We continue to surprise our clients, and even ourselves, with the range and beauty of effects that can be created in floorcoverings. We were particularly reminded of this when two of the artists from the Canada House project visited our studio in May. They wanted to understand how we turned their artwork into rugs.
Usually interior designers come to us with a clear idea of the main colours they wish to see in their clients' rugs. And then, more often than not, they look to us to suggest designs and textures. However, for the Canada House project, the designs were already established (artists’ original artwork) and it was up to us to make them work in the medium of handtufted wool.
Ever since her circular artwork of cicadas had been accepted for Ontario Room, Elizabeth D'Agostino had been asking herself how it would be possible to create a gossamer wing in wool. As a printmaker, her original artwork was a complex process including drawings, Japanese paper and much blending and layering in Photoshop. Our process was equally as complex with 29 blends of wool colours specified for the wings alone.
In addition to using colour blends (also called stipples), we also have many pile techniques at our disposal to create special effects. Once Carol Sebert saw the carpet sample she had ordered from the mill where the cicada was in loop pile, she knew immediately the wings needed to be soft and added cut pile to the specifications.
At first glance, the background of this rug might appear to be a single teal colour. Elizabeth's art comprised transparent wings floatings above a background which represented the dog days of summer. Recognizing the depth and saturation in the original art, we selected a combination of eight blue, green and grey colours woven into an irregular pattern.
While Elizabeth's rug interpreted an Ontario summer, our second artist visitor was consumed with the colours of Saskatchewan. Sean William Randall's painting was selected for the magnificent MacDonald room and four other spaces. Sean explained to us that spatially it represents the area from Manitoba to Banff in Alberta.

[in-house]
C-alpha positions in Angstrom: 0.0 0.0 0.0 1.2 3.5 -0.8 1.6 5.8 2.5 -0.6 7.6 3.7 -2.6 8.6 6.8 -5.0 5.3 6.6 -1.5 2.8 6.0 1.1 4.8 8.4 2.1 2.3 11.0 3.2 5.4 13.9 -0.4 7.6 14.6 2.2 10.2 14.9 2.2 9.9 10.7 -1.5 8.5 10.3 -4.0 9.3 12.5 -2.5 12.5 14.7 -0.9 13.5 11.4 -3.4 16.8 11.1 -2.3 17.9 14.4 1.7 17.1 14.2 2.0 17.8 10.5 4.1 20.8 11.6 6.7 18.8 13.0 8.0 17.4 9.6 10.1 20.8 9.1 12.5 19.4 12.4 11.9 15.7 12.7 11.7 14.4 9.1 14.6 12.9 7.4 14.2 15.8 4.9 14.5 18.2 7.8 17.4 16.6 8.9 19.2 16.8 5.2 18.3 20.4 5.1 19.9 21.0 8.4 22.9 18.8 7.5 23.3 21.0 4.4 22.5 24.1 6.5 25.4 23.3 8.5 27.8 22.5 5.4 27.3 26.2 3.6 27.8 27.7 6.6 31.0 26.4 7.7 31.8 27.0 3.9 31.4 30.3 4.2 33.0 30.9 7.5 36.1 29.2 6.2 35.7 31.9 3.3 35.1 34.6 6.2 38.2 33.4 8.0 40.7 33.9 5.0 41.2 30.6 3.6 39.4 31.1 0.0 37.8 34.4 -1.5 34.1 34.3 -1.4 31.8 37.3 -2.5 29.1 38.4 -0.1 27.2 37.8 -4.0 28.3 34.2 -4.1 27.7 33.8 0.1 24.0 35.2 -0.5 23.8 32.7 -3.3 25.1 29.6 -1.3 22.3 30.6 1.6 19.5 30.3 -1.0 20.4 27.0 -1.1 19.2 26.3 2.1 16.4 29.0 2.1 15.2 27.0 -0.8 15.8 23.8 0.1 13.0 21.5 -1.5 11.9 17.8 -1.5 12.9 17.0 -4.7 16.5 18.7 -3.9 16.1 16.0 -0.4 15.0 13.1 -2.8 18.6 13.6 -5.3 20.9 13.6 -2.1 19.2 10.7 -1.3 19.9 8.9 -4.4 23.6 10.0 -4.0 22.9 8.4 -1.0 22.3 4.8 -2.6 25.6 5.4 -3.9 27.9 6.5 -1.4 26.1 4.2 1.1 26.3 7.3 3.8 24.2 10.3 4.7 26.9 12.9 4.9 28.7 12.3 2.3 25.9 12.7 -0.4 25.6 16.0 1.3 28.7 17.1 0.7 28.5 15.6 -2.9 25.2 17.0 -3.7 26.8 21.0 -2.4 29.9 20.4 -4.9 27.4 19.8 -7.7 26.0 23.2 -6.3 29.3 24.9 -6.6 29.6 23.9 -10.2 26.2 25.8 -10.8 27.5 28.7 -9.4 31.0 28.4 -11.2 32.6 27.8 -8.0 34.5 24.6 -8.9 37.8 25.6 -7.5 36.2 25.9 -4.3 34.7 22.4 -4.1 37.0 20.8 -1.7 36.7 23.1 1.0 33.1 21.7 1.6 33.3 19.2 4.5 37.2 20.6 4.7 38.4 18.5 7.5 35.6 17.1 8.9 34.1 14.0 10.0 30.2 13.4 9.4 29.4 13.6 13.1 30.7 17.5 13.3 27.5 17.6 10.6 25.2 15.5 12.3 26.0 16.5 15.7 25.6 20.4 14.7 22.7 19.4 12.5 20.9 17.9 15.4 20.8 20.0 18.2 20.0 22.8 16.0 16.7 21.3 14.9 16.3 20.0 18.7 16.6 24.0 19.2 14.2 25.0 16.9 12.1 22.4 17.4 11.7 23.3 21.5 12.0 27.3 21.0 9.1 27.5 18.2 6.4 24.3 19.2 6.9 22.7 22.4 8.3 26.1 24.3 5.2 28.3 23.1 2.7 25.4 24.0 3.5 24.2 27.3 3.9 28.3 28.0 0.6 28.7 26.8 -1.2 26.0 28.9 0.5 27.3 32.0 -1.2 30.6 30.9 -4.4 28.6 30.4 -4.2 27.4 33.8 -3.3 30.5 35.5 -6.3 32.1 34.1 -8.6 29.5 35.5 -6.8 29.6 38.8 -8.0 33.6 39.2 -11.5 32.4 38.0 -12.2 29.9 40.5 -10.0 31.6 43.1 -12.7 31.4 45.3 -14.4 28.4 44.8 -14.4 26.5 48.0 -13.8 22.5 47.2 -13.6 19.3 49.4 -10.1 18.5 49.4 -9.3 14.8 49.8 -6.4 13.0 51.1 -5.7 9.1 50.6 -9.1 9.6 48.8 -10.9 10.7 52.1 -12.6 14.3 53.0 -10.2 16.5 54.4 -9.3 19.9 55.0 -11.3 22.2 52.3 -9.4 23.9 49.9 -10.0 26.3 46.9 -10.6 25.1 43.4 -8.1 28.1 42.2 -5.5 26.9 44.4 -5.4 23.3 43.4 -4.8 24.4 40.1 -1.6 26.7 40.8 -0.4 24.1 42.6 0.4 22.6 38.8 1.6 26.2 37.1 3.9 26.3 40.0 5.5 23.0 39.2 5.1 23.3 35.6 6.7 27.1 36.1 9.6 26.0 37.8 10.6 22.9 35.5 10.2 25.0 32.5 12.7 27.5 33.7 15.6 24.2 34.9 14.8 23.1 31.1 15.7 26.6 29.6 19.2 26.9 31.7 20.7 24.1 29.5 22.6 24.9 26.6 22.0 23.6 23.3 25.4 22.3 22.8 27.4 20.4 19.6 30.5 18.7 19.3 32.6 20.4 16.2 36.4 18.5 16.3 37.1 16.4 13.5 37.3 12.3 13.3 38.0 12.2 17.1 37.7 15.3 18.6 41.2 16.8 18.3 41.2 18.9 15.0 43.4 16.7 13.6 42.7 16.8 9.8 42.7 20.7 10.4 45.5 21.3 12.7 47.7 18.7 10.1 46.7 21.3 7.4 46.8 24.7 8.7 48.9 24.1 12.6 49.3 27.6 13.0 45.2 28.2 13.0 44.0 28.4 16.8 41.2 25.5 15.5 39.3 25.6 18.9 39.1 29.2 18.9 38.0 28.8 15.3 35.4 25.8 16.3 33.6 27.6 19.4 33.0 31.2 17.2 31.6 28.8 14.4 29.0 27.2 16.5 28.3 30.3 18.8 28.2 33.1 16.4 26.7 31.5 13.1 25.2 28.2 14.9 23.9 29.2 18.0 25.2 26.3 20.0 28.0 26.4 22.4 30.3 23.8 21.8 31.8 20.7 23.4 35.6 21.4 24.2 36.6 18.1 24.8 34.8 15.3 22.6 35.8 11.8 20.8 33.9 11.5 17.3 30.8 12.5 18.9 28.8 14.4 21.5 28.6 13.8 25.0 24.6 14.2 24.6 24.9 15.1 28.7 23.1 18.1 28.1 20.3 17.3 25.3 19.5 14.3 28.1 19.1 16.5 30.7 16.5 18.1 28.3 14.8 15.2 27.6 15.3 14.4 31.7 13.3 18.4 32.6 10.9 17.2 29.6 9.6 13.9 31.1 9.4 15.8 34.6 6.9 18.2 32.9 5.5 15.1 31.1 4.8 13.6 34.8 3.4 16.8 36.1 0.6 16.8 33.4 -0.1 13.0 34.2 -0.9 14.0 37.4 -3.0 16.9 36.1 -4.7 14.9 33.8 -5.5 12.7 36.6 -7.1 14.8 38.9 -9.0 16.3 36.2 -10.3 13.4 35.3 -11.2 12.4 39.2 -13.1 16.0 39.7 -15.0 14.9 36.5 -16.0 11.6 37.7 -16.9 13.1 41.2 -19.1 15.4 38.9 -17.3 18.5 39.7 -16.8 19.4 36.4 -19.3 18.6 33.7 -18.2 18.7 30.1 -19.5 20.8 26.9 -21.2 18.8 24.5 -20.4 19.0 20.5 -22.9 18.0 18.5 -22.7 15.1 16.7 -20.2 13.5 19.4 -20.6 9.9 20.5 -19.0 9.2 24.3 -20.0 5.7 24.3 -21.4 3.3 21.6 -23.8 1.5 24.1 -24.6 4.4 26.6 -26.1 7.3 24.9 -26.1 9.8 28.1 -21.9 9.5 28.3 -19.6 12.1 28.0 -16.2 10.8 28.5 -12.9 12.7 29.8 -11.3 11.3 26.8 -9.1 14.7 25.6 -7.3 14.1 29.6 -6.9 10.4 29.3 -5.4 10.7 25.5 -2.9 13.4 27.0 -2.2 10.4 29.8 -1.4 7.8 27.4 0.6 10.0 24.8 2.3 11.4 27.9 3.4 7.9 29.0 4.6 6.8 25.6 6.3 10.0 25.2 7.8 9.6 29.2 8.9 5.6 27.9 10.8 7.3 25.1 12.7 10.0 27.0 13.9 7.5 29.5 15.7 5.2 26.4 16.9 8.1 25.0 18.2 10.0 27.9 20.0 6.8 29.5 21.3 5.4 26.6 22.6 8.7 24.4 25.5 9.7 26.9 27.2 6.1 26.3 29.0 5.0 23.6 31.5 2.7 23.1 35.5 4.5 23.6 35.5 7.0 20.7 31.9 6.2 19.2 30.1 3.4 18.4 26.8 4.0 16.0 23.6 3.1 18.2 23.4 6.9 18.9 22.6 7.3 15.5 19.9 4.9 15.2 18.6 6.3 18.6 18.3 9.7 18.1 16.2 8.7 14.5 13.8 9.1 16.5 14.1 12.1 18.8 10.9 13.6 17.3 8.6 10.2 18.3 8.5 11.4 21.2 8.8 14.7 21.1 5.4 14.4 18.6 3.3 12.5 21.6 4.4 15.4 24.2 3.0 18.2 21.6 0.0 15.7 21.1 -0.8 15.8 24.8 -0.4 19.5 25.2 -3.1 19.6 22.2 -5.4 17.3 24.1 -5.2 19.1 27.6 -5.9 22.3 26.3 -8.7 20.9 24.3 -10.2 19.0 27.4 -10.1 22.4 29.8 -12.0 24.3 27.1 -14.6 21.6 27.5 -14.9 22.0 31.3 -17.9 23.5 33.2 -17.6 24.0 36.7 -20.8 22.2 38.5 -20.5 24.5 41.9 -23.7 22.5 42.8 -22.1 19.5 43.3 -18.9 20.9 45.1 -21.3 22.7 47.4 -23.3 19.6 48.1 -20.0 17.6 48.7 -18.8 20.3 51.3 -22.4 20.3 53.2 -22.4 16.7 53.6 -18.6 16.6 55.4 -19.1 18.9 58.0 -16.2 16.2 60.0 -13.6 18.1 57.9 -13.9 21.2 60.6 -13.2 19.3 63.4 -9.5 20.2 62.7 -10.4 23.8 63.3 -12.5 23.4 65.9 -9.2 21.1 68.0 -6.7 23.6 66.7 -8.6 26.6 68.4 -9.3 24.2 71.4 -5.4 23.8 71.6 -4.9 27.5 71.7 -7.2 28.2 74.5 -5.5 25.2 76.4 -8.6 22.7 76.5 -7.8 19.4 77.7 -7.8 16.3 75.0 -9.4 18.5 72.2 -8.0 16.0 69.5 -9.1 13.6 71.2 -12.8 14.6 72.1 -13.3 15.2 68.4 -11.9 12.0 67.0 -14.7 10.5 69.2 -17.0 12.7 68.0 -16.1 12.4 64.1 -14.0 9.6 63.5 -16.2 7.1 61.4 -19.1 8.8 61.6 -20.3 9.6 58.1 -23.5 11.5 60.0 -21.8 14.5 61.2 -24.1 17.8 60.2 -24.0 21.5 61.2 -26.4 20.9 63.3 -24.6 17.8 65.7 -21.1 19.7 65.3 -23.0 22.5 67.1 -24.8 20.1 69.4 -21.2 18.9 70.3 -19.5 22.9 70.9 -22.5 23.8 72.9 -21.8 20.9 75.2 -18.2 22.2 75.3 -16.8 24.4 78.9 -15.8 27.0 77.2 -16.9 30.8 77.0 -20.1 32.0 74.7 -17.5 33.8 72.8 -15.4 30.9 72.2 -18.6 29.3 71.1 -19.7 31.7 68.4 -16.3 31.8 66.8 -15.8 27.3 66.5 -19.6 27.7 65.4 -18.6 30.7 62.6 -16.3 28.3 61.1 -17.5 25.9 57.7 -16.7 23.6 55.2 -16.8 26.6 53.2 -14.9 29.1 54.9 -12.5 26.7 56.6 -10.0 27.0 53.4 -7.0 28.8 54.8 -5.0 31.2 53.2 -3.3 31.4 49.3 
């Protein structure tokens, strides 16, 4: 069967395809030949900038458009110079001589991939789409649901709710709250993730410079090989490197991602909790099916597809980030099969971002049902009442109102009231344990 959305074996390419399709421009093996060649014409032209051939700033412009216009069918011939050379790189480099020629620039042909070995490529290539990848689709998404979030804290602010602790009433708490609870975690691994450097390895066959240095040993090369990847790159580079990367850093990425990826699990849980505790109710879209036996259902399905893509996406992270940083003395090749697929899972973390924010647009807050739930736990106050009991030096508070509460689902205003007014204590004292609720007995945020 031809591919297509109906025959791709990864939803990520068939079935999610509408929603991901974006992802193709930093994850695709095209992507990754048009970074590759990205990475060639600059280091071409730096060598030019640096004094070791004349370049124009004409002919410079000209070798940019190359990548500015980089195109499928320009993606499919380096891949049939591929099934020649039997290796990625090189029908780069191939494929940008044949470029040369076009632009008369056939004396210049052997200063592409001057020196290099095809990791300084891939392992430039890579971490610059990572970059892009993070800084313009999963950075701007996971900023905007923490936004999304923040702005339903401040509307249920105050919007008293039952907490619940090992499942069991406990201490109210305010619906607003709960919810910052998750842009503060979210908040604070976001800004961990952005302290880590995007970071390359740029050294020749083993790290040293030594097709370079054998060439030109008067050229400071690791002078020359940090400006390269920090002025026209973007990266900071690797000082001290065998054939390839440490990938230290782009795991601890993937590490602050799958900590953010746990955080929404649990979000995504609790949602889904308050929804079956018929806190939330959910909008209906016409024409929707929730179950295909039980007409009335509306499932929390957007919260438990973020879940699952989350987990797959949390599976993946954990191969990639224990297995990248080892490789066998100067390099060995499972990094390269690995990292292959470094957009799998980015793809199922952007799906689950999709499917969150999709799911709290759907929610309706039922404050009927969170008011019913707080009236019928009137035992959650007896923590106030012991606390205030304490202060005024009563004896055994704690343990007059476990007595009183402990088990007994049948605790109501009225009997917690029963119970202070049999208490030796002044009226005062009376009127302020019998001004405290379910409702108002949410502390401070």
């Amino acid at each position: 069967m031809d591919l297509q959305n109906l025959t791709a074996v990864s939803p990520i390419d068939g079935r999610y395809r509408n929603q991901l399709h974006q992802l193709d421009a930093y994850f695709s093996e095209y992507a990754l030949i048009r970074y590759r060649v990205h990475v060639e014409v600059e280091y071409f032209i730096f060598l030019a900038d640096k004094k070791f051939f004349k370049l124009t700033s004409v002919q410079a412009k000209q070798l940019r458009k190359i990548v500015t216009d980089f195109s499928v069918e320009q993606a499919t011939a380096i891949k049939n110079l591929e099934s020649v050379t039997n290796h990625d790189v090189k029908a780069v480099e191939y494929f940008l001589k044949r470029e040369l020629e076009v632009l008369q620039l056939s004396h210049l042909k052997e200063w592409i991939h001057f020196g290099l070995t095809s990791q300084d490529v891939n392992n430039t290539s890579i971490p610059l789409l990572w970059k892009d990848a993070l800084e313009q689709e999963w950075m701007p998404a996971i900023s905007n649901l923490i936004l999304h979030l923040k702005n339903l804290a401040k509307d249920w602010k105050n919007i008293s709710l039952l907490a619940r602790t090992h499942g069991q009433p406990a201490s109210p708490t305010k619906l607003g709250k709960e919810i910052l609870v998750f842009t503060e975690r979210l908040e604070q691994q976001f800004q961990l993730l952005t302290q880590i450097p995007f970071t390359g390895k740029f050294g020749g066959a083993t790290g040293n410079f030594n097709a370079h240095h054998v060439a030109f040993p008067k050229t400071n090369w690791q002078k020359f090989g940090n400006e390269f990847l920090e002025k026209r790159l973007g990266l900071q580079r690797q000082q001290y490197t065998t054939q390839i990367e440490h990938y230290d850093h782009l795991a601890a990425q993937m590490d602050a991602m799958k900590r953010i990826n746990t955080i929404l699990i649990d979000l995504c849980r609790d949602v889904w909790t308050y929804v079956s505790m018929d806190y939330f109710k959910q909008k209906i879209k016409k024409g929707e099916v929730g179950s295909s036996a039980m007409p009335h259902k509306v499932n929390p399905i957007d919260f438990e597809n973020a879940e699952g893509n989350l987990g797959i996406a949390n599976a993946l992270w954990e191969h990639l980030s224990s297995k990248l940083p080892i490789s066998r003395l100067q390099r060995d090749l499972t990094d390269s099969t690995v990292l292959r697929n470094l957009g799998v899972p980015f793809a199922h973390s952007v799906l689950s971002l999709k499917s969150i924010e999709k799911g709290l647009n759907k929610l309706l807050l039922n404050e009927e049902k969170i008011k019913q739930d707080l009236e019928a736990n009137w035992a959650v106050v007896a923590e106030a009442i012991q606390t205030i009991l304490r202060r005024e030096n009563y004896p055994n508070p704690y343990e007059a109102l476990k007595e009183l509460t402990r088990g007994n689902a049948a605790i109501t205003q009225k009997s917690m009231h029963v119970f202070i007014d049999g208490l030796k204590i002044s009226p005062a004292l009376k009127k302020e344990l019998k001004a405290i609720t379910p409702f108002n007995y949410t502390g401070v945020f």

Having just moved back to Saskatchewan himself, one of Sean's inspirations was the skies which he described as huge but flat. Sean had spent too many hours hunched over his painting creating details with O and OO-size paint brushes, so he was delighted to see it had been possible to transfer this detail to rug design. The Creative Matters designers said it was particularly fun to select the colours for this rug because it was so rich.
We also explained how different pile techniques were used to amplify the effects. Cut pile absorbs light while loop pile reflects it. Tip shearing (a combination of cut and uncut tips for a textured appearance) gives a different effect again. And we also consider how foot traffic will produce a sheen as the fibres are brushed in different directions.
Even when we are presented with a design where the colour choices have seemingly already been made, deciding which shades of wool to use is nonetheless a significant process. At Creative Matters, part of this process is to order a sample from the mill to see exactly how all the elements are coming together. In the case of Sean's design, Carol realized the pink was too "bubblegum" and specified a less vibrant shade.
Among the reasons for handtufting the Canada House rugs was durability (the public rooms receive heavy traffic) and "rollability" (the offices have chairs with casters). These cicada and prairie-themed rugs are just two examples of the incredible detail - in design, colour and texture - we can create with the handtufted quality.